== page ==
29 And Moses said, Thou hast spoken well, I will see thy face again no more.
It is my impression that Pharaoh thought he was through with Moses and Aaron. They feared for their lives and he had defeated them by his power. He would not be bothered by them in his court again. The children of Israel would continue to serve as their slaves.
The Lord had given Pharaoh sufficient opportunity to “act on his own” for a righteous request. He had chosen to reject not only his servants, Moses and Aaron, but also to reject God himself! God told Moses there would be “one plague more.”
Exodus 11:1
1 And the Lord said unto Moses, Yet will I bring one plague more upon Pharaoh, and upon Egypt; afterwards he will let you go hence: when he shall let you go, he shall surely thrust you out hence altogether.
It appears to me that Moses did return a last time to Pharaoh’s court and told him the last plague.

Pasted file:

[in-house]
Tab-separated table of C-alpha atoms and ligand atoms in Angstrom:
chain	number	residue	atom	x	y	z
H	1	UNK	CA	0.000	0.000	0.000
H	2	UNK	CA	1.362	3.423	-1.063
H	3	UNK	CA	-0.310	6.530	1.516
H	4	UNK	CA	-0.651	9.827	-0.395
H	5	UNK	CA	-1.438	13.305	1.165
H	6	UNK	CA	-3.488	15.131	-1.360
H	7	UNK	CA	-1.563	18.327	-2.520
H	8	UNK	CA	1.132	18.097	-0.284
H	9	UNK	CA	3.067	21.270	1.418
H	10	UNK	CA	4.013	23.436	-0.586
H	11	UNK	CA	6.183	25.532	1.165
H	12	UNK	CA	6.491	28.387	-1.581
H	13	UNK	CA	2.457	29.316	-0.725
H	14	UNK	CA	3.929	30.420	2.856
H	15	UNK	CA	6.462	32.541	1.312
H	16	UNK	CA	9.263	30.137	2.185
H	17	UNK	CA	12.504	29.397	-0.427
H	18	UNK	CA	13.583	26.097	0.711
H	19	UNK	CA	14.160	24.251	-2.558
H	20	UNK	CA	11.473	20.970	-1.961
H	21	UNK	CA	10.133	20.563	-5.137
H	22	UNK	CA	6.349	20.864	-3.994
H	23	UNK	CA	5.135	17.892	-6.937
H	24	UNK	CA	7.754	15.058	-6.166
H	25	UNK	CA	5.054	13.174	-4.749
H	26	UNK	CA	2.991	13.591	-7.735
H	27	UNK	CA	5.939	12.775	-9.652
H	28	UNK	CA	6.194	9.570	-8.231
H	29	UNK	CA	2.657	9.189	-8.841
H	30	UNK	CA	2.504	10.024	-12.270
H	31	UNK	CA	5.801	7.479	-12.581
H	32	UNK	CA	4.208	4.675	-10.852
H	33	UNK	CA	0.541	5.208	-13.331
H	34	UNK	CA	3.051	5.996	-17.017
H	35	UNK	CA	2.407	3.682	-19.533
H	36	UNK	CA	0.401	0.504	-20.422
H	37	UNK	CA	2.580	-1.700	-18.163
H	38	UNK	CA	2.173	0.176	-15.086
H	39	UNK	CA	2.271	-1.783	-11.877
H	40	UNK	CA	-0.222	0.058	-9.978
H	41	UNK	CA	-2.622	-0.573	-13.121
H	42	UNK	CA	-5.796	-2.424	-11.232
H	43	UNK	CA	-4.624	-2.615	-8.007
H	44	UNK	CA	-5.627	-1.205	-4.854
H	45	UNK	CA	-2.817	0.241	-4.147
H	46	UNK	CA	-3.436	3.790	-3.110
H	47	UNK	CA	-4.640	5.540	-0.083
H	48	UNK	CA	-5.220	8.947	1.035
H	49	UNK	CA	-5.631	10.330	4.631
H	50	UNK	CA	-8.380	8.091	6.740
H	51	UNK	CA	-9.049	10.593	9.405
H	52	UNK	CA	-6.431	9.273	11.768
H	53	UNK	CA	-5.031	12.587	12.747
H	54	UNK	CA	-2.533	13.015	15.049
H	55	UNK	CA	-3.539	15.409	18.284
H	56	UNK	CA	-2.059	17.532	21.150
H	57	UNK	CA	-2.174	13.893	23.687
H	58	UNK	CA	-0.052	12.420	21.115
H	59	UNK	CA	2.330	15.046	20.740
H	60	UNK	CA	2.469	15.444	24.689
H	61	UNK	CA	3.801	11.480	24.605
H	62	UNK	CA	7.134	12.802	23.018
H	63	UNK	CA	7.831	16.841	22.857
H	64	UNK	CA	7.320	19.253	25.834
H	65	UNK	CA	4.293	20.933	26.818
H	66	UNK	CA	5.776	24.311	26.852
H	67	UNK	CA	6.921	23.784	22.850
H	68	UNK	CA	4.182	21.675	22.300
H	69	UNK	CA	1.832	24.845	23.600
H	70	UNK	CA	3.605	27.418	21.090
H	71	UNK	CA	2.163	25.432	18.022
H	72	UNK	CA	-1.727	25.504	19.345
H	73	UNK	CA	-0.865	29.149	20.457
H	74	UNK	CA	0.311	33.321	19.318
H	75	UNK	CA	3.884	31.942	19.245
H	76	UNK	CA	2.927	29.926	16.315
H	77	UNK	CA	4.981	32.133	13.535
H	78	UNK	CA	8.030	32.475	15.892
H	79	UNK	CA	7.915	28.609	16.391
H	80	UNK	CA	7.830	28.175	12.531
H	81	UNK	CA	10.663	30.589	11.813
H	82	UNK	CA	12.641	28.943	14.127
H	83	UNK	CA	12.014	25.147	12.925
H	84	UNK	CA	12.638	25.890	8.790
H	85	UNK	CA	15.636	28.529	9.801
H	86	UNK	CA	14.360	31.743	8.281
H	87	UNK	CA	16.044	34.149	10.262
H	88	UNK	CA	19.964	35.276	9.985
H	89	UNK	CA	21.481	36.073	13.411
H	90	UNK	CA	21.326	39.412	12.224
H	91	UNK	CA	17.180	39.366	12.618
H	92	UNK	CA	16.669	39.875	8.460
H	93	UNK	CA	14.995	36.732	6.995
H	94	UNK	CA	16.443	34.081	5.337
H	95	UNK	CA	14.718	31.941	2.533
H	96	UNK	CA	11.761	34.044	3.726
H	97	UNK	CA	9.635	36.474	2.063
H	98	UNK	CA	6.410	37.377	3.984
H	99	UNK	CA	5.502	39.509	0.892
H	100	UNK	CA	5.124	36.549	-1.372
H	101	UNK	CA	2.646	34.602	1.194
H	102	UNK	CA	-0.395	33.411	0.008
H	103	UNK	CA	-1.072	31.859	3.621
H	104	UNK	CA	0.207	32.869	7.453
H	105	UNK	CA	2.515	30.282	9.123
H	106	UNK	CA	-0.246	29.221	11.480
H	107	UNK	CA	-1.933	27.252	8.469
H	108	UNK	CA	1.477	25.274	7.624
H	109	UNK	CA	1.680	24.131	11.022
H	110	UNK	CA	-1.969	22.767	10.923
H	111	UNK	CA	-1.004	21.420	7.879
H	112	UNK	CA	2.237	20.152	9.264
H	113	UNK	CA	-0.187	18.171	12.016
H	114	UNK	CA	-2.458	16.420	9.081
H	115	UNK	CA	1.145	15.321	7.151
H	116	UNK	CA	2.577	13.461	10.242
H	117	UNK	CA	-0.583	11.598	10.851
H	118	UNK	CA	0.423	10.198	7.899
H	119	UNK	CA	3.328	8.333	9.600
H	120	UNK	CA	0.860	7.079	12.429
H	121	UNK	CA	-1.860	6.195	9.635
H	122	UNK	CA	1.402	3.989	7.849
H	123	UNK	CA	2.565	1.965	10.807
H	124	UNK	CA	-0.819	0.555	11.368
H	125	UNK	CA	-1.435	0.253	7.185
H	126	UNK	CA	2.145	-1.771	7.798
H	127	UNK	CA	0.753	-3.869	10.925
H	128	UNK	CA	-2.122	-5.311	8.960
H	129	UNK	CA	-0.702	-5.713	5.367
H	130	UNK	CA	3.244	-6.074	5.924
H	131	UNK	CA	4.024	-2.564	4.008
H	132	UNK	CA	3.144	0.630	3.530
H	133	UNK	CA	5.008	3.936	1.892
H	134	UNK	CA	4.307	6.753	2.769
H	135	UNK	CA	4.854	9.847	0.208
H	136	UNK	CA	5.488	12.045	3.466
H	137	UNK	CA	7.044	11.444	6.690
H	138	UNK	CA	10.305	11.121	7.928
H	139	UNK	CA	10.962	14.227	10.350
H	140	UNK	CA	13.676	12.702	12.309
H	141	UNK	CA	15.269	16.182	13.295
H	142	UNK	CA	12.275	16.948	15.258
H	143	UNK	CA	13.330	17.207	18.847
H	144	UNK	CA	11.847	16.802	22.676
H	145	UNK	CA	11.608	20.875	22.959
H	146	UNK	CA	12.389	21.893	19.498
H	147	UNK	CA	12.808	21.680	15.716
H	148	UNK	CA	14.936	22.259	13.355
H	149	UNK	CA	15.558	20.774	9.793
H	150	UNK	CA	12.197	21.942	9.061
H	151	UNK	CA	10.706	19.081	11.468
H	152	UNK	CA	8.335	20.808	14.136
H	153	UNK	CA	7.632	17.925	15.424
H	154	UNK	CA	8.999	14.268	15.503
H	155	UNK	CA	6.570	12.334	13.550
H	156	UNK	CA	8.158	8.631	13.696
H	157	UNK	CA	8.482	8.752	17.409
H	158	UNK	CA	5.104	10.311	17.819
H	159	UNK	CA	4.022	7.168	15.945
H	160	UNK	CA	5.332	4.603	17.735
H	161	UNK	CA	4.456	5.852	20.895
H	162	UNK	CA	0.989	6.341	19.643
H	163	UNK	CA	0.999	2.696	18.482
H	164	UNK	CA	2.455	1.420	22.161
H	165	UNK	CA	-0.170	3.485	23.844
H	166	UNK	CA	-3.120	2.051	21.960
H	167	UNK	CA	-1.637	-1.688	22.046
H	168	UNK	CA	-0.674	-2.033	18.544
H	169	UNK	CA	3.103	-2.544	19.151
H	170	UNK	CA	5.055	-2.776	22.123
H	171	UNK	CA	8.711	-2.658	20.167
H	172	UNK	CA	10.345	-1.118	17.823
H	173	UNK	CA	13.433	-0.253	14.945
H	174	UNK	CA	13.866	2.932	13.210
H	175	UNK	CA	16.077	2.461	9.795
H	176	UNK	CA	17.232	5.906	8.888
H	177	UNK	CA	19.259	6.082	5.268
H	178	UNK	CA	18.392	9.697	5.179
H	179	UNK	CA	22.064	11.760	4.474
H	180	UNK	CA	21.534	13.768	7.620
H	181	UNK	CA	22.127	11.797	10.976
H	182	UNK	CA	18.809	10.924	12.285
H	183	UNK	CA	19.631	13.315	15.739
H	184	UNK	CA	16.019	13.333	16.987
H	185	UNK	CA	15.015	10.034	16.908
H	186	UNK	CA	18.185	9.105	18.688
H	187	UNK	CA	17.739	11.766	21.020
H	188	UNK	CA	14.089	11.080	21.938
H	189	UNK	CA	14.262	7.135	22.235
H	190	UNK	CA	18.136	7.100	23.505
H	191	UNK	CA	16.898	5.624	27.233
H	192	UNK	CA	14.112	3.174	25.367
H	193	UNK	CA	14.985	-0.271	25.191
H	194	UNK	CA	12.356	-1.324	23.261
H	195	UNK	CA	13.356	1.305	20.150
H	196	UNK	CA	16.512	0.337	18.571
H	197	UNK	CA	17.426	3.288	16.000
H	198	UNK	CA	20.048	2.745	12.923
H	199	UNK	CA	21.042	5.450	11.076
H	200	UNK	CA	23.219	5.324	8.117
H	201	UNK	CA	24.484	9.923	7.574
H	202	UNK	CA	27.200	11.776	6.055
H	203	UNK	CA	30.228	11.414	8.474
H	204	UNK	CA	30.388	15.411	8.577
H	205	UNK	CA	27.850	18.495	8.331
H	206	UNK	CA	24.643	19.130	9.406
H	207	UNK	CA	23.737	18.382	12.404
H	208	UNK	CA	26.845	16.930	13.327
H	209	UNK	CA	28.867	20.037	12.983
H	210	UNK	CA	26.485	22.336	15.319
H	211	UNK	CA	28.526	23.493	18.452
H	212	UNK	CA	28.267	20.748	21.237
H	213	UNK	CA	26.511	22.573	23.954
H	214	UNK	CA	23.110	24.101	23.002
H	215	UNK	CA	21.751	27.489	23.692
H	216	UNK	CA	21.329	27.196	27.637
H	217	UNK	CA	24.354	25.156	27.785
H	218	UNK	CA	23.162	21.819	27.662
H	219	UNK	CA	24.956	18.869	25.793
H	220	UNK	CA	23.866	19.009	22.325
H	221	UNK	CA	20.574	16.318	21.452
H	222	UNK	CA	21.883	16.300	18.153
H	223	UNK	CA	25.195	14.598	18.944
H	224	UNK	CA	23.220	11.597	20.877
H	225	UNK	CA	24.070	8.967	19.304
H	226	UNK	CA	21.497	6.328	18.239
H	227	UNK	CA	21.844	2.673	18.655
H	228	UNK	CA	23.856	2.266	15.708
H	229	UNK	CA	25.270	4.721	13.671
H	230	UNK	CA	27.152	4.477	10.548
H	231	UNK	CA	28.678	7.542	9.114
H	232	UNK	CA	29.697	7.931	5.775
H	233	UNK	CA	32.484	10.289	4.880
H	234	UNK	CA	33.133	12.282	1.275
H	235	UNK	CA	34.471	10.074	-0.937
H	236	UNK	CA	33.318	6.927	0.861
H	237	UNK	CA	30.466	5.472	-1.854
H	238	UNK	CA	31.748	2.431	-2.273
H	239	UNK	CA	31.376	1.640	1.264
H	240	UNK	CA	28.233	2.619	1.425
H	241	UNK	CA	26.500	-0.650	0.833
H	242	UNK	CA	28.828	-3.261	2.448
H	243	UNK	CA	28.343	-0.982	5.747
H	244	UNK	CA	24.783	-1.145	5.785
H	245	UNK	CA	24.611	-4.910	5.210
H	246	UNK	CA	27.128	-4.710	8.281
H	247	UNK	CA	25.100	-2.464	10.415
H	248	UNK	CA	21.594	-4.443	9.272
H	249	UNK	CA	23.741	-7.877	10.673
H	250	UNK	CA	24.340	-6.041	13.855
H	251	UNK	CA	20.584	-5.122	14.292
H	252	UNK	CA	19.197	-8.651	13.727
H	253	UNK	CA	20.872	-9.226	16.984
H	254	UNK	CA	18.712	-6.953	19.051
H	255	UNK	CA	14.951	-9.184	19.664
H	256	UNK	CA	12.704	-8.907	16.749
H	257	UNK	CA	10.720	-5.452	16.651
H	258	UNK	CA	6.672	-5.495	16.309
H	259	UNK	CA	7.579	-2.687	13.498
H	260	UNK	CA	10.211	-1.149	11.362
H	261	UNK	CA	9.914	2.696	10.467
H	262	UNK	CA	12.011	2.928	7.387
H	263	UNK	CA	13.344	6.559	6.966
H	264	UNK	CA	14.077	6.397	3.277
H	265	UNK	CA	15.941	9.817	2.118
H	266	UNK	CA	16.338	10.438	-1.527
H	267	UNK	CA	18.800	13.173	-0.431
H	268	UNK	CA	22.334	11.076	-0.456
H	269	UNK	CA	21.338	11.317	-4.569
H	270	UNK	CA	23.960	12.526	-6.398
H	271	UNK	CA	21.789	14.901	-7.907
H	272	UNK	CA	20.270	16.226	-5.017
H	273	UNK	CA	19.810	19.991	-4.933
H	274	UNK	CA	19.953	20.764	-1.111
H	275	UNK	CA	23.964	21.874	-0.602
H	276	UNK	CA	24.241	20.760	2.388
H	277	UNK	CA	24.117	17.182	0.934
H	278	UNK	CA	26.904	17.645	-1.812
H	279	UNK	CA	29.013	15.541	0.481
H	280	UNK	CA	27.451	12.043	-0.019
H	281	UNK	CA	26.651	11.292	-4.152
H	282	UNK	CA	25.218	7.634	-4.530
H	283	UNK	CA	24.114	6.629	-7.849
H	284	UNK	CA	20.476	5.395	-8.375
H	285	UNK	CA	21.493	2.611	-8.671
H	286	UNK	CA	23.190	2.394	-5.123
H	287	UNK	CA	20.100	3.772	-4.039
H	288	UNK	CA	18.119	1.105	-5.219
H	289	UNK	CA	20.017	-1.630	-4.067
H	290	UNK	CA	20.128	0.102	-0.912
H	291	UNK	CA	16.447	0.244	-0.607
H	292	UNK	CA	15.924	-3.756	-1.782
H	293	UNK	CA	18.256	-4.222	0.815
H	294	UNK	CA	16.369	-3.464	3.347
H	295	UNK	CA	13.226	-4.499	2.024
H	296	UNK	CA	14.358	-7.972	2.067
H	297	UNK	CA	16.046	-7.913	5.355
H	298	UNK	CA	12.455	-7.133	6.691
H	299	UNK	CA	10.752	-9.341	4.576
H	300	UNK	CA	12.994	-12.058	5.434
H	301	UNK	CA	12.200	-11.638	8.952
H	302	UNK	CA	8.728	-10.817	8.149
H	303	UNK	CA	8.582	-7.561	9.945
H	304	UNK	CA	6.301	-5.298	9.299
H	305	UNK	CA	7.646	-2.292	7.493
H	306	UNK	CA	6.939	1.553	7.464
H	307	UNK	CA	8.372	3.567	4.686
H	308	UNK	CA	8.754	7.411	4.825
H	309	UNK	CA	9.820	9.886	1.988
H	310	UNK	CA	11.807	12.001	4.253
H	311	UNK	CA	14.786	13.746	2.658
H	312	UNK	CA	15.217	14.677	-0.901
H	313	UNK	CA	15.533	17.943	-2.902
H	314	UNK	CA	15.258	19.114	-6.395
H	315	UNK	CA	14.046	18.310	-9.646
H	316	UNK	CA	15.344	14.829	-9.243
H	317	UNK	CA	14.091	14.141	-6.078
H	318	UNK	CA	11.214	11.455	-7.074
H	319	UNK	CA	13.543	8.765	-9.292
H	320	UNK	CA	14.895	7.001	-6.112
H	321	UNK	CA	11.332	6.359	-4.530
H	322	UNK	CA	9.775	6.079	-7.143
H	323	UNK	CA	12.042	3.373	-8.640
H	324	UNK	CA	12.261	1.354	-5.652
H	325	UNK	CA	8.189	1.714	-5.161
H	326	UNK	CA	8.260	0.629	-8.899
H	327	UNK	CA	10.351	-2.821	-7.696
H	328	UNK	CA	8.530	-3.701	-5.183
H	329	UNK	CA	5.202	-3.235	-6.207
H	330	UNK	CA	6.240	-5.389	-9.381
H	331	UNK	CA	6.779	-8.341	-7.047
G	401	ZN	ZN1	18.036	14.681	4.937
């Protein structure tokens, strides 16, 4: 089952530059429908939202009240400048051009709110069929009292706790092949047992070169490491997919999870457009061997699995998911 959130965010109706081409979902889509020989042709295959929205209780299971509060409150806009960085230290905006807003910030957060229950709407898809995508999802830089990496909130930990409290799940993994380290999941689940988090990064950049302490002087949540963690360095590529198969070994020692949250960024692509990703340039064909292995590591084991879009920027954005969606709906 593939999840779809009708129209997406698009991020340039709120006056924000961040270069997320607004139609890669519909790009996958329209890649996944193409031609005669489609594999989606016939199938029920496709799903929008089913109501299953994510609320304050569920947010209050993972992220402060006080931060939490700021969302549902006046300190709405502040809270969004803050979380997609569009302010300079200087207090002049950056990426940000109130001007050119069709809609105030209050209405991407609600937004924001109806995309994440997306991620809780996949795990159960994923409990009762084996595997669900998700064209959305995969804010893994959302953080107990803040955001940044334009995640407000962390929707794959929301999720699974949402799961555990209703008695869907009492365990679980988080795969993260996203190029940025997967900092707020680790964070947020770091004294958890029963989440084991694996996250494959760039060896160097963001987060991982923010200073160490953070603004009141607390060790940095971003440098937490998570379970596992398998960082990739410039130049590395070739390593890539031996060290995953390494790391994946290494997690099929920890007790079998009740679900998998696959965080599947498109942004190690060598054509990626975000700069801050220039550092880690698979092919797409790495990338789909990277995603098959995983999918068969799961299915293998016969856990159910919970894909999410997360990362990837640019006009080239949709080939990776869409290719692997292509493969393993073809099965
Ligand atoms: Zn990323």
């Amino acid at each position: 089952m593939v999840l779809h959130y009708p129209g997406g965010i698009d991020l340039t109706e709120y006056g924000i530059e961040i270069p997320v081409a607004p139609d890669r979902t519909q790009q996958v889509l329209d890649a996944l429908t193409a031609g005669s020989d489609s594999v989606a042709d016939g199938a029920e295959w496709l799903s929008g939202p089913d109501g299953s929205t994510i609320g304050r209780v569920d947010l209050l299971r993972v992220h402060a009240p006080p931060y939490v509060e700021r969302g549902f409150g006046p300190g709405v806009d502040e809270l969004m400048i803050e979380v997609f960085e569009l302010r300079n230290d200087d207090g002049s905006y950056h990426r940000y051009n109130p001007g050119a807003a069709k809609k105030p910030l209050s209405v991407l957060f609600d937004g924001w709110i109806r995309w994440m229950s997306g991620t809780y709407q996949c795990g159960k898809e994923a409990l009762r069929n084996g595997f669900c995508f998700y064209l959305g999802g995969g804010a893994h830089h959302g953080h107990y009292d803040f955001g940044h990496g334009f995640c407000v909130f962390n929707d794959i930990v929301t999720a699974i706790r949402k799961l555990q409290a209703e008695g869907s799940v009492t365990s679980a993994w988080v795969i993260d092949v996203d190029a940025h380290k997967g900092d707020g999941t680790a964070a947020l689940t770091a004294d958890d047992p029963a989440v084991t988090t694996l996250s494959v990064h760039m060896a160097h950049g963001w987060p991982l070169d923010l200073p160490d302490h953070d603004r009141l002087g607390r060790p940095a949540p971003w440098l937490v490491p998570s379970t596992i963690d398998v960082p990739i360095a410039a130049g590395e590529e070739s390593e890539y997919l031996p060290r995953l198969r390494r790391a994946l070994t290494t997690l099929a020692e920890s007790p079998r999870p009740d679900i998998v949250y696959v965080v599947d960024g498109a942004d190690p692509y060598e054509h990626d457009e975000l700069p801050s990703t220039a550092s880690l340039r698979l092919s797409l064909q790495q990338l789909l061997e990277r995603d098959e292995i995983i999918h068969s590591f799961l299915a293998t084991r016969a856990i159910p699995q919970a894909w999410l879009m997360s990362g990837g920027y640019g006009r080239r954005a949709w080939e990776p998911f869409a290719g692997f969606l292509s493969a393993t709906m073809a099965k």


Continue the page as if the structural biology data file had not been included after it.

Exodus 11:4-5, 8
4 And Moses said, Thus saith the Lord, About midnight will I go out into the midst of Egypt:
5 And all the firstborn in the land of Egypt shall die, from the firstborn of Pharaoh that sitteth upon his throne, even unto the firstborn of the maidservant that is behind the mill; and all the firstborn of beasts.
8 And all these thy servants shall come down unto me, and bow down themselves unto me, saying, Get thee out, and all the people that follow thee: and after that I will go out. And he went out from Pharaoh in a great anger.
The Lord, through Moses, gave Pharaoh one last opportunity to grant freedom to the children of Israel before his people and his own family will suffer sweeping death in their land. Moses’ utter frustration in dealing with Pharaoh’s pride is underlined by the Lord’s statement.
Exodus 11:9
9 And the Lord said unto Moses, Pharaoh shall not hearken unto you; that my wonders may be multiplied in the land of Egypt.